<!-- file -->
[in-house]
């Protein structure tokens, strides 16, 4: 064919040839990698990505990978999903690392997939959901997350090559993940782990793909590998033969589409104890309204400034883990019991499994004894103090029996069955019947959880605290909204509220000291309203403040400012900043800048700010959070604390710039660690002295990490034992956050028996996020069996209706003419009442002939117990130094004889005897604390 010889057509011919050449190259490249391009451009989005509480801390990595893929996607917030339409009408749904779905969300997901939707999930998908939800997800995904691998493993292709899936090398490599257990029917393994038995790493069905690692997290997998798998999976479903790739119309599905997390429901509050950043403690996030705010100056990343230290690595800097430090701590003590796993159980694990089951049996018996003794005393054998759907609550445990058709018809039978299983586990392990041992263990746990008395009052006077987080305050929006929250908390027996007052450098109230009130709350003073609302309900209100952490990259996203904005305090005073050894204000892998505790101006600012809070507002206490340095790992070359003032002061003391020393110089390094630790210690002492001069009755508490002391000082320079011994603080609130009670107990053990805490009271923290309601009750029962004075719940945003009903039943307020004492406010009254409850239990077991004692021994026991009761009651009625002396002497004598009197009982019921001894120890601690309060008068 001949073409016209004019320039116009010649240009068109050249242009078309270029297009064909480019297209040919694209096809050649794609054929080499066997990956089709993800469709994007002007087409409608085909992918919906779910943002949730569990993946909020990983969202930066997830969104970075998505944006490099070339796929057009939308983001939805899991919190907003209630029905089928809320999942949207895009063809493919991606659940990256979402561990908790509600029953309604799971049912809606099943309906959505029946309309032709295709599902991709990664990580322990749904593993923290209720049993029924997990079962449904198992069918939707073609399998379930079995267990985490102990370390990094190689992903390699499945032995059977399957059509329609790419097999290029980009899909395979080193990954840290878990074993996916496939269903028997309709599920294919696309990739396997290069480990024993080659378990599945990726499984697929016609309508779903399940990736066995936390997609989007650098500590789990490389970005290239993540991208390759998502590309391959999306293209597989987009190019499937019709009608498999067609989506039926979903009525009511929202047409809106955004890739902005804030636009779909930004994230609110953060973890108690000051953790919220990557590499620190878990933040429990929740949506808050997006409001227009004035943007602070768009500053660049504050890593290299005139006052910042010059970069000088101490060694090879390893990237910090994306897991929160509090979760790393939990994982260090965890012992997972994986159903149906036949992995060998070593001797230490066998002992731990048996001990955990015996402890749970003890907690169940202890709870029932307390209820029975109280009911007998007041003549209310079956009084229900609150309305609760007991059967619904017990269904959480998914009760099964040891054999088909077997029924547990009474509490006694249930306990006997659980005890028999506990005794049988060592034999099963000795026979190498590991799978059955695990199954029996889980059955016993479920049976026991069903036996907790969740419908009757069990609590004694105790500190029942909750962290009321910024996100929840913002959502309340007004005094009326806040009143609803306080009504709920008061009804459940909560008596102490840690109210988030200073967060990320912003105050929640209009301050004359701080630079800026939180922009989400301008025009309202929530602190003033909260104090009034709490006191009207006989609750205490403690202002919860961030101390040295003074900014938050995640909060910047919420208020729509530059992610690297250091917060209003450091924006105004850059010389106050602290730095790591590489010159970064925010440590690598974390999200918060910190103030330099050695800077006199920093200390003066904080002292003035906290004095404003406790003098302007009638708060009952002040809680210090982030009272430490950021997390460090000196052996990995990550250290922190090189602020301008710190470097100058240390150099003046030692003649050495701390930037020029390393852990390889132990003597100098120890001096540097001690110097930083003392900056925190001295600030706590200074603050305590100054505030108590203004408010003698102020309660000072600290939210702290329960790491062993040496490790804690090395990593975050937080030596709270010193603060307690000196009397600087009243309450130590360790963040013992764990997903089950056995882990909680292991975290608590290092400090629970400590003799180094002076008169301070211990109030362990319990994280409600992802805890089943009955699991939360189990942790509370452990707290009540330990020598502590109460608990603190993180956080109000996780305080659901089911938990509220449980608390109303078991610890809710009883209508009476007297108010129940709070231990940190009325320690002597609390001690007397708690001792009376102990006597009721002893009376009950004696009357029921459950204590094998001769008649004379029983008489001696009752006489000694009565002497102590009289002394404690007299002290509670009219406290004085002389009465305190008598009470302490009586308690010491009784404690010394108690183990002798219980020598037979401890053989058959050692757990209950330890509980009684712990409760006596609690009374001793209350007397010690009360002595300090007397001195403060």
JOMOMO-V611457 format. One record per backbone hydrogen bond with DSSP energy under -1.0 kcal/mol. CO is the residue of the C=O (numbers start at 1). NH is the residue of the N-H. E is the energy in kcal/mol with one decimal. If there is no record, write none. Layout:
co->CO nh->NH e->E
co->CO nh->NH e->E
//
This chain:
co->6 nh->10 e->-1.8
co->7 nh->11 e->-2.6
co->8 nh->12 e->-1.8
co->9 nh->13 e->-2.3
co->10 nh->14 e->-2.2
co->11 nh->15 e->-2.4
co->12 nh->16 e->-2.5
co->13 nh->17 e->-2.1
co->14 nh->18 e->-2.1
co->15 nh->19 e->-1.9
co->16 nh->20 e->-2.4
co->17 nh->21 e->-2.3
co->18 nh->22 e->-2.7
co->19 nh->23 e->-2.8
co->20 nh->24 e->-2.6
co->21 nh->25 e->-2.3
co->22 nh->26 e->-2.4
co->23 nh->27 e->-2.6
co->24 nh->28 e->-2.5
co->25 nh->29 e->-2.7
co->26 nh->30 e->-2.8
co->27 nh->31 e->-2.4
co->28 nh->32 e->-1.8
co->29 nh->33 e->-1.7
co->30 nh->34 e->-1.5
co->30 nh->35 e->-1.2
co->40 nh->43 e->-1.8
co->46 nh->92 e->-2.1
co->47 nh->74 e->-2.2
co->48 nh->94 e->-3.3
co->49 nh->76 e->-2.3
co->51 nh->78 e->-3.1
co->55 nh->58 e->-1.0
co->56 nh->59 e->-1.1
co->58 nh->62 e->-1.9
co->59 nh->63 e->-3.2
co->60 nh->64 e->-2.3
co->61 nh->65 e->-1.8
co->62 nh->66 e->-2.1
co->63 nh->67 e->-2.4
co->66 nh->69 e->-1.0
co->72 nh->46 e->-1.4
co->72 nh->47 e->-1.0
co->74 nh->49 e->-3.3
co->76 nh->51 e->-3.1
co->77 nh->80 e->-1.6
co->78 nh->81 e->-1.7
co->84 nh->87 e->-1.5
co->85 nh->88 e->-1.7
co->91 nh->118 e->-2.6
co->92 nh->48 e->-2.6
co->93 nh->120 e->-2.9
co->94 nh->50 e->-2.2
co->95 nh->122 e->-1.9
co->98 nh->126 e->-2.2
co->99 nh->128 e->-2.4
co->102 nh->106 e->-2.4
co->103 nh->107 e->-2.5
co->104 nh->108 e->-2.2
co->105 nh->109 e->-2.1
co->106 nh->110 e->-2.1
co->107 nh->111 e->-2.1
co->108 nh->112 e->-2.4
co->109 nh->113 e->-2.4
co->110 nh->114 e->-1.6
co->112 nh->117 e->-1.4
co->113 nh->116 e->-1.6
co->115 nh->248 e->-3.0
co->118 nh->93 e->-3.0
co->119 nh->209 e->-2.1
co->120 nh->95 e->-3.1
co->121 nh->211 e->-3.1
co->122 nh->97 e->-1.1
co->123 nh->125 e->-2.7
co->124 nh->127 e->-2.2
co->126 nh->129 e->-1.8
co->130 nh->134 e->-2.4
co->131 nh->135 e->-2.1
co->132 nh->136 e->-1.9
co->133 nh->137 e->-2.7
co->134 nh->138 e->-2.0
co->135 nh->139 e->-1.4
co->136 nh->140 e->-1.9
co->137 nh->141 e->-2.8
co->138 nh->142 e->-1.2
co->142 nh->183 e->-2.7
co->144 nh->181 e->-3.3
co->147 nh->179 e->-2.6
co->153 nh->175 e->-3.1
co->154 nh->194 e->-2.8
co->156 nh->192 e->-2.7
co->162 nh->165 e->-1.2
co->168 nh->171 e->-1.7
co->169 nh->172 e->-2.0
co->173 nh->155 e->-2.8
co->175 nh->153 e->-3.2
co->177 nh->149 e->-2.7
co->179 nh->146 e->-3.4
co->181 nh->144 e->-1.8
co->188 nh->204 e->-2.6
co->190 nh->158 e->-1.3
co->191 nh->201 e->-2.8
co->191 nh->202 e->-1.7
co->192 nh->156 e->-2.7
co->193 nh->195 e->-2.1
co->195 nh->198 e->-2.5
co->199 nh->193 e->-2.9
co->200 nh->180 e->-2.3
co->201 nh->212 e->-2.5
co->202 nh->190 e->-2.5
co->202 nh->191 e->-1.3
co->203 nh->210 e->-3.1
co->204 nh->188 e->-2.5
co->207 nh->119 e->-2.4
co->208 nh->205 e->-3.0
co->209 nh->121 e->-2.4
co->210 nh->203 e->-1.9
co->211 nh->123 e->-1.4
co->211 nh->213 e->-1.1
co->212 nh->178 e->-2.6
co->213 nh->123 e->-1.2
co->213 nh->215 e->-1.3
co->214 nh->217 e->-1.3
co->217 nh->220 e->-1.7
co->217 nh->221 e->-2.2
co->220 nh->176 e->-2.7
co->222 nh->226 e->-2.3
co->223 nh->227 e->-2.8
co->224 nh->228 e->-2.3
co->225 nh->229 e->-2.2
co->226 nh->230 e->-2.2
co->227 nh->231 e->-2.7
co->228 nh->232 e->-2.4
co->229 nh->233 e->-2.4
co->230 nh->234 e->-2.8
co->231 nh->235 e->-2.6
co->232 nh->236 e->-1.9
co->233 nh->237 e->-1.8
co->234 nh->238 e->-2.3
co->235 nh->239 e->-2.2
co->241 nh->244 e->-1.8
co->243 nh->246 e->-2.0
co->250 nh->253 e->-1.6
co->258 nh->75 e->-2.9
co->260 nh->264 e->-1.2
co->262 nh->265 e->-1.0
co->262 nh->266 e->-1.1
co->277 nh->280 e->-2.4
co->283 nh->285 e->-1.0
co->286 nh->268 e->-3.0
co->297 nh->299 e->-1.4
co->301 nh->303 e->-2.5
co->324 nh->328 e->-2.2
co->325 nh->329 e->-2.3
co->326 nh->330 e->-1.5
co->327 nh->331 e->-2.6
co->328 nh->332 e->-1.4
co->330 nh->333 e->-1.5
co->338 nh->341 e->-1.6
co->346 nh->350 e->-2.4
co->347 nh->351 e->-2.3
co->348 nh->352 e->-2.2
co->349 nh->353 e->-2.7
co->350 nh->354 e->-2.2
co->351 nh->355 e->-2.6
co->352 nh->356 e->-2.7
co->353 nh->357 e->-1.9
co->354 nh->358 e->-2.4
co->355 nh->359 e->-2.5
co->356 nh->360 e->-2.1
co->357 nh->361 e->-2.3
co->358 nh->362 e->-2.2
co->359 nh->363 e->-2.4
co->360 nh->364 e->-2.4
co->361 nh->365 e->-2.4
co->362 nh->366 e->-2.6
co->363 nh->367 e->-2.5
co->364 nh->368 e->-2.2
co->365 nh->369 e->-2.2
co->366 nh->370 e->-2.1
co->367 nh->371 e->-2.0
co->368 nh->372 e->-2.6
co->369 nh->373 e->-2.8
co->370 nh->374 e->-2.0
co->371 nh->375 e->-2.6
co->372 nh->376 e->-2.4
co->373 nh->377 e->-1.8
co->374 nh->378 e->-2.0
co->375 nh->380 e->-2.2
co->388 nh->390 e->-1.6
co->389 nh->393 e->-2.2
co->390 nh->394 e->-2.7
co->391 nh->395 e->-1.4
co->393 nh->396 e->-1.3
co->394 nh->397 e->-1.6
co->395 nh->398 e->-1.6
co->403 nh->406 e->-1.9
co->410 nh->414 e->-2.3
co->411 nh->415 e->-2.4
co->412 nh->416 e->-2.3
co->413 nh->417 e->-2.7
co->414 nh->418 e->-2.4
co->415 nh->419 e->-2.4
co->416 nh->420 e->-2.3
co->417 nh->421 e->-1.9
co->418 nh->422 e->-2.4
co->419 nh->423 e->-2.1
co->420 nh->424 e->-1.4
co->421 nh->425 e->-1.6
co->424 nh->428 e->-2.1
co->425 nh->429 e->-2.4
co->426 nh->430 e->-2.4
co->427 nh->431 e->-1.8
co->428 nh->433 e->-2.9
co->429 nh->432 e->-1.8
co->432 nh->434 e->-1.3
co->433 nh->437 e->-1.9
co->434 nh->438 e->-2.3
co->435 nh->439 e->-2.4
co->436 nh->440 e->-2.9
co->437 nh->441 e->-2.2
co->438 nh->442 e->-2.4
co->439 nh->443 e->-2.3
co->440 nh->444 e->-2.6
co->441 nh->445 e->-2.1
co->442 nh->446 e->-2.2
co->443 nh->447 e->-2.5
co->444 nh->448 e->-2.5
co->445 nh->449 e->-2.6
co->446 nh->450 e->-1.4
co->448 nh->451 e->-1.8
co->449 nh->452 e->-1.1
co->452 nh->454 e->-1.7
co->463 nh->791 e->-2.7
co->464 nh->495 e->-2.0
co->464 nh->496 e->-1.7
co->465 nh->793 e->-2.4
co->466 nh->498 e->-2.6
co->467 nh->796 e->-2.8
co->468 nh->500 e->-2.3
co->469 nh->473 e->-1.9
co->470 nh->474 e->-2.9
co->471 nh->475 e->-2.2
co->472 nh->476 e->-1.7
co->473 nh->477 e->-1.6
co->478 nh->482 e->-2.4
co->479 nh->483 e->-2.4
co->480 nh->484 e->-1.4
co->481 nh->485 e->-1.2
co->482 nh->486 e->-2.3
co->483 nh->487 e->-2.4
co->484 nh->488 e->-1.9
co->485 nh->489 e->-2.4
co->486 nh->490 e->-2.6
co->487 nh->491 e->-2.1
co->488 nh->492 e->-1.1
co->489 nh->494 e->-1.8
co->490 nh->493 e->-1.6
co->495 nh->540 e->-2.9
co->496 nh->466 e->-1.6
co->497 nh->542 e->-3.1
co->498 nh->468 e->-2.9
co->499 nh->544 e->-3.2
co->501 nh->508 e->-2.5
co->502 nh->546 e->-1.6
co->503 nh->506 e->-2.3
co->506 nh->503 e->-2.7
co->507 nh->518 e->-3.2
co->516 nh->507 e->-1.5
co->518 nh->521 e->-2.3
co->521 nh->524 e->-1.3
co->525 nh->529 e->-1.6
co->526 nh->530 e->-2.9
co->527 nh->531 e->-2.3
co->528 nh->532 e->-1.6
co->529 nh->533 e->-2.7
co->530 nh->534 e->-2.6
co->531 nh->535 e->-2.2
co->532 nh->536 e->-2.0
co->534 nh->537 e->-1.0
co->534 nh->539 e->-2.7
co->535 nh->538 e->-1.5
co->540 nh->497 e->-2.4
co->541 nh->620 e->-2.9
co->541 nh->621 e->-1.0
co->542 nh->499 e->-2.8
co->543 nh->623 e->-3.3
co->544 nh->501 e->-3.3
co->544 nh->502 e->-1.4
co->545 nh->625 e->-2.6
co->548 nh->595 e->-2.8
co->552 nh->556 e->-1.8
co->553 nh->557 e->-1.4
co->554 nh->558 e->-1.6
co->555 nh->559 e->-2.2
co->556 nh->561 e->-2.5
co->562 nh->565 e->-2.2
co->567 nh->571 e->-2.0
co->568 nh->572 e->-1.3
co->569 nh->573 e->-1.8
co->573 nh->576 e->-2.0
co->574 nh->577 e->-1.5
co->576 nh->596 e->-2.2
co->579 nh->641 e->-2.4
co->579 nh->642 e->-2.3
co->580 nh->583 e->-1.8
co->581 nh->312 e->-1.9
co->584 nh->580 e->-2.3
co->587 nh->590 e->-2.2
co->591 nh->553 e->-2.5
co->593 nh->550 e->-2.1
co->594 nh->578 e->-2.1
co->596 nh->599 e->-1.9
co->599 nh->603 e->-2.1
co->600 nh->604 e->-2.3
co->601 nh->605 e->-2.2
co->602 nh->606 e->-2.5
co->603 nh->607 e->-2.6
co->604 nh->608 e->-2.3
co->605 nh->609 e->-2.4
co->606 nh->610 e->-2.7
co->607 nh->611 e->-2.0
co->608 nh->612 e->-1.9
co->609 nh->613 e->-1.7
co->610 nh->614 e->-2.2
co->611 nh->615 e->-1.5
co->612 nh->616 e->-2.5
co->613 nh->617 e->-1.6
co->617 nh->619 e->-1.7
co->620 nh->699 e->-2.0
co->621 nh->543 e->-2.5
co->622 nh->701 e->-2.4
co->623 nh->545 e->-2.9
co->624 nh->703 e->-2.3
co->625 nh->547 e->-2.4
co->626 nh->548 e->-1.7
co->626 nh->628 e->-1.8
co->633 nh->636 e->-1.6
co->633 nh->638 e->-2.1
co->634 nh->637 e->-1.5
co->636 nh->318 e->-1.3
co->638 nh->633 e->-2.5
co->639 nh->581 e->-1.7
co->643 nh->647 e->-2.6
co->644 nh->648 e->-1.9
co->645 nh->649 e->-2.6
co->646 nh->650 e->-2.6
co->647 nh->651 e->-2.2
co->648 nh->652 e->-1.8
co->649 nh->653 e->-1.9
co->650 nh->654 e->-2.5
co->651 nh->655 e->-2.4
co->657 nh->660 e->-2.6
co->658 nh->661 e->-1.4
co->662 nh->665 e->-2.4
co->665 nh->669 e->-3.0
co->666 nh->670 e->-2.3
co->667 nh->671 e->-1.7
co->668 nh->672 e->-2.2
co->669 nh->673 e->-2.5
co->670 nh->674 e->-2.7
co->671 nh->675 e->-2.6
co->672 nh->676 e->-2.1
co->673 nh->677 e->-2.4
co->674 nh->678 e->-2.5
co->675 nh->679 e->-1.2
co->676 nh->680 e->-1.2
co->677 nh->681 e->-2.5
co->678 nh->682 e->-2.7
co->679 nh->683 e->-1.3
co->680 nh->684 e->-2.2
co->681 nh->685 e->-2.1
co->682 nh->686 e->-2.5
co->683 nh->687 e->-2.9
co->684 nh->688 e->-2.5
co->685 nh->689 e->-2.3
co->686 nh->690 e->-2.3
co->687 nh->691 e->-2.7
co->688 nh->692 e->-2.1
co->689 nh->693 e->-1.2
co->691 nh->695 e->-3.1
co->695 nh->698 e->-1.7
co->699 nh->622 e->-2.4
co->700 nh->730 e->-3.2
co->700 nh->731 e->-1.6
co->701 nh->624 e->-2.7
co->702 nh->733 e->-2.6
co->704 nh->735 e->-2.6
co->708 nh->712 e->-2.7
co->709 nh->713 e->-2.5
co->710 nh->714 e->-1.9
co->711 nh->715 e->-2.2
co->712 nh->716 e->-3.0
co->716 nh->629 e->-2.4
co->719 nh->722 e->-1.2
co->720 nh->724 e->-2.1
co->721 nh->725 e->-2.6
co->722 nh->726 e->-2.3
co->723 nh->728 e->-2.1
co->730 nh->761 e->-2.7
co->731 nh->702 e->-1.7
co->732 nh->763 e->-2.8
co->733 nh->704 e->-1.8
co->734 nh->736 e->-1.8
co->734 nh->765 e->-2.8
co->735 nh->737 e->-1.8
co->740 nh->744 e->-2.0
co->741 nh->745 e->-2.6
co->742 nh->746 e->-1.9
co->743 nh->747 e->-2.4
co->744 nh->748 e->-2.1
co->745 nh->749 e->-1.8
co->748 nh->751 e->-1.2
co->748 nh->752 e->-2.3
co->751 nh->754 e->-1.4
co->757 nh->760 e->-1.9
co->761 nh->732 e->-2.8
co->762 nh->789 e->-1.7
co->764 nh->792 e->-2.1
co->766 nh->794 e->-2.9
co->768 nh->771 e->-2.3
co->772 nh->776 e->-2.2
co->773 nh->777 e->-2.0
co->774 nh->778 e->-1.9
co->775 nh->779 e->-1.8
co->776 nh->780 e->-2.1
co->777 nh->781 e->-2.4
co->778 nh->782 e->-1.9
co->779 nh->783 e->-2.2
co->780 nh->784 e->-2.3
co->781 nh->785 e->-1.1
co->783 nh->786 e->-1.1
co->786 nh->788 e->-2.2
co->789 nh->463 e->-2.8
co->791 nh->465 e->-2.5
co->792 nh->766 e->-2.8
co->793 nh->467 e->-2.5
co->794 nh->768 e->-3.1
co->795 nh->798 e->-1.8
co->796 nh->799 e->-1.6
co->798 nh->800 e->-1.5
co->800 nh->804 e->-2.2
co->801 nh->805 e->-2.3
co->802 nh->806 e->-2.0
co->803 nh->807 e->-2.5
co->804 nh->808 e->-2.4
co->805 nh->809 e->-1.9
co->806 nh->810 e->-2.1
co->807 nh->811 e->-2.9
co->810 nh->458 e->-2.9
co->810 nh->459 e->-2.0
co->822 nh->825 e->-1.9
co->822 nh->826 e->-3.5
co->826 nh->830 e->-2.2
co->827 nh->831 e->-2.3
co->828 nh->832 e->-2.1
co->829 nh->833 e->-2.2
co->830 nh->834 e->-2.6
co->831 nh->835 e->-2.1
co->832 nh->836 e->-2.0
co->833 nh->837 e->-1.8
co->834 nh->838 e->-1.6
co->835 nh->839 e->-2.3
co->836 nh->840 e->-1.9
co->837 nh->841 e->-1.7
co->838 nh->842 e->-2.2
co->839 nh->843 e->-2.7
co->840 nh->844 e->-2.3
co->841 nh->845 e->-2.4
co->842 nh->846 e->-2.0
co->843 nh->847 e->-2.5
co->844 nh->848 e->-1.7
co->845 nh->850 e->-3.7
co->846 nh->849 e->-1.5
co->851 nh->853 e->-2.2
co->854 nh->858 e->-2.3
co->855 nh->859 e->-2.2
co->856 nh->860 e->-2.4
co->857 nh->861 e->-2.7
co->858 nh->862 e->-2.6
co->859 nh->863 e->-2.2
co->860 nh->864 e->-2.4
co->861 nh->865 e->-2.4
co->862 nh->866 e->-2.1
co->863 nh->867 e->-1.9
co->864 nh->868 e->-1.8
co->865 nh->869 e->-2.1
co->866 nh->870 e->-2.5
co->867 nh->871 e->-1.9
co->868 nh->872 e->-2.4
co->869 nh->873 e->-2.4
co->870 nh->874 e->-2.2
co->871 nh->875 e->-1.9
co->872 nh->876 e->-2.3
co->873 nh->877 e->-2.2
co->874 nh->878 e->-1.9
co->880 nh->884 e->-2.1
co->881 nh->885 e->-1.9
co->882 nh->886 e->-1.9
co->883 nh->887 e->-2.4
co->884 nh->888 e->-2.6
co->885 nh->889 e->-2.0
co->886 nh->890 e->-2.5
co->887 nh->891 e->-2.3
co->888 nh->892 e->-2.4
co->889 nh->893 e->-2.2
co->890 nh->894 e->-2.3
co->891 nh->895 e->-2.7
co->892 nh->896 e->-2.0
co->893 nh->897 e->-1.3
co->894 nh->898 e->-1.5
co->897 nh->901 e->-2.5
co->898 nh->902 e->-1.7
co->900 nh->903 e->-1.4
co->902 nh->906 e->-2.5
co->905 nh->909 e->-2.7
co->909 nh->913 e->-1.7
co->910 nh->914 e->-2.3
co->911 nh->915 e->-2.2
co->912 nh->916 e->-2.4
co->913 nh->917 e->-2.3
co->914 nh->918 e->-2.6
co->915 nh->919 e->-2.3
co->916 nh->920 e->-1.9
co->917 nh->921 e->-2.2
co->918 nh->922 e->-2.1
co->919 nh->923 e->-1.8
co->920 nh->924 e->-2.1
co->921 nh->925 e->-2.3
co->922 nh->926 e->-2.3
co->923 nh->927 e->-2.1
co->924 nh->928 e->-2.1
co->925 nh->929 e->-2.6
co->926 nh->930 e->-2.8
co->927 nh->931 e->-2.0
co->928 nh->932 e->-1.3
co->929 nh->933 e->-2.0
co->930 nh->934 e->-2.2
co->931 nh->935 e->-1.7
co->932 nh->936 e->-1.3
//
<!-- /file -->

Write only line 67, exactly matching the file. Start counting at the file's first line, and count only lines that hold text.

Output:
co->105 nh->109 e->-2.1